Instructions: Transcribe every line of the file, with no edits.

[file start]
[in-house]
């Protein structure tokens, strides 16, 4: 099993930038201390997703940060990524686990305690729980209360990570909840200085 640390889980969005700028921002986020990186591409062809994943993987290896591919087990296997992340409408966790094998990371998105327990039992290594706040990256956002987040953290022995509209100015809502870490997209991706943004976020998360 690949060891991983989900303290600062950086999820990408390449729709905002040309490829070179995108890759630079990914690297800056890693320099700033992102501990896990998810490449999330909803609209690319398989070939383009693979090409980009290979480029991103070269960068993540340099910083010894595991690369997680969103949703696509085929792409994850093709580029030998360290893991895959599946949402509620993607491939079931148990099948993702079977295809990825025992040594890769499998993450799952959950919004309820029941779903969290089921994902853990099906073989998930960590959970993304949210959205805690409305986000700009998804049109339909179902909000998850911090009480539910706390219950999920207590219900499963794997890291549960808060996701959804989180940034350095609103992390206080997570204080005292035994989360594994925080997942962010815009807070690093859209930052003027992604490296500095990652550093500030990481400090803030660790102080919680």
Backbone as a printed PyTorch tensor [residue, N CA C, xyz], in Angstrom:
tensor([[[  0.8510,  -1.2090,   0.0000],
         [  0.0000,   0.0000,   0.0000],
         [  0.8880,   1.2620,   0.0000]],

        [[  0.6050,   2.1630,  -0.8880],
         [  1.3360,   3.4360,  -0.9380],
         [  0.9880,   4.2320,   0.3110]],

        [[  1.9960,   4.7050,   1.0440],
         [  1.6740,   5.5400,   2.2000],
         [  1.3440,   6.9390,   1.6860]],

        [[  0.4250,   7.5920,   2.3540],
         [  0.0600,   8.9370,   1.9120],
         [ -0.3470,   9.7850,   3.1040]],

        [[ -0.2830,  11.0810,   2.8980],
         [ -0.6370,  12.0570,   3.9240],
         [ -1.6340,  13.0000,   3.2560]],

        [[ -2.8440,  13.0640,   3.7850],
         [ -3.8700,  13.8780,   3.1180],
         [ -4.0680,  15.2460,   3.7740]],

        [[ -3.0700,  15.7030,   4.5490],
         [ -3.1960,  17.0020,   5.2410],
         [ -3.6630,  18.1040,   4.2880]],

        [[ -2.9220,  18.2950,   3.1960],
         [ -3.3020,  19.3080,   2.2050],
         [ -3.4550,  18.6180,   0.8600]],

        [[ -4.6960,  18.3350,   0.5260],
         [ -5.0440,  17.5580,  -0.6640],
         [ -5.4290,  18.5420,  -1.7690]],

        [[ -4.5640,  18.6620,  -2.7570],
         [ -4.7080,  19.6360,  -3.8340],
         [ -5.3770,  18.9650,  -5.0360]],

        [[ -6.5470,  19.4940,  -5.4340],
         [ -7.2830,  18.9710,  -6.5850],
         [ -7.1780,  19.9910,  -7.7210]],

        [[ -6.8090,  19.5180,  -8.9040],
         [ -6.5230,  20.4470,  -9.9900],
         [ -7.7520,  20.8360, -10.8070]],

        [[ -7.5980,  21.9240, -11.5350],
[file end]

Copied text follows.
[in-house]
């Protein structure tokens, strides 16, 4: 099993930038201390997703940060990524686990305690729980209360990570909840200085 640390889980969005700028921002986020990186591409062809994943993987290896591919087990296997992340409408966790094998990371998105327990039992290594706040990256956002987040953290022995509209100015809502870490997209991706943004976020998360 690949060891991983989900303290600062950086999820990408390449729709905002040309490829070179995108890759630079990914690297800056890693320099700033992102501990896990998810490449999330909803609209690319398989070939383009693979090409980009290979480029991103070269960068993540340099910083010894595991690369997680969103949703696509085929792409994850093709580029030998360290893991895959599946949402509620993607491939079931148990099948993702079977295809990825025992040594890769499998993450799952959950919004309820029941779903969290089921994902853990099906073989998930960590959970993304949210959205805690409305986000700009998804049109339909179902909000998850911090009480539910706390219950999920207590219900499963794997890291549960808060996701959804989180940034350095609103992390206080997570204080005292035994989360594994925080997942962010815009807070690093859209930052003027992604490296500095990652550093500030990481400090803030660790102080919680």
Backbone as a printed PyTorch tensor [residue, N CA C, xyz], in Angstrom:
tensor([[[  0.8510,  -1.2090,   0.0000],
         [  0.0000,   0.0000,   0.0000],
         [  0.8880,   1.2620,   0.0000]],

        [[  0.6050,   2.1630,  -0.8880],
         [  1.3360,   3.4360,  -0.9380],
         [  0.9880,   4.2320,   0.3110]],

        [[  1.9960,   4.7050,   1.0440],
         [  1.6740,   5.5400,   2.2000],
         [  1.3440,   6.9390,   1.6860]],

        [[  0.4250,   7.5920,   2.3540],
         [  0.0600,   8.9370,   1.9120],
         [ -0.3470,   9.7850,   3.1040]],

        [[ -0.2830,  11.0810,   2.8980],
         [ -0.6370,  12.0570,   3.9240],
         [ -1.6340,  13.0000,   3.2560]],

        [[ -2.8440,  13.0640,   3.7850],
         [ -3.8700,  13.8780,   3.1180],
         [ -4.0680,  15.2460,   3.7740]],

        [[ -3.0700,  15.7030,   4.5490],
         [ -3.1960,  17.0020,   5.2410],
         [ -3.6630,  18.1040,   4.2880]],

        [[ -2.9220,  18.2950,   3.1960],
         [ -3.3020,  19.3080,   2.2050],
         [ -3.4550,  18.6180,   0.8600]],

        [[ -4.6960,  18.3350,   0.5260],
         [ -5.0440,  17.5580,  -0.6640],
         [ -5.4290,  18.5420,  -1.7690]],

        [[ -4.5640,  18.6620,  -2.7570],
         [ -4.7080,  19.6360,  -3.8340],
         [ -5.3770,  18.9650,  -5.0360]],

        [[ -6.5470,  19.4940,  -5.4340],
         [ -7.2830,  18.9710,  -6.5850],
         [ -7.1780,  19.9910,  -7.7210]],

        [[ -6.8090,  19.5180,  -8.9040],
         [ -6.5230,  20.4470,  -9.9900],
         [ -7.7520,  20.8360, -10.8070]],

        [[ -7.5980,  21.9240, -11.5350],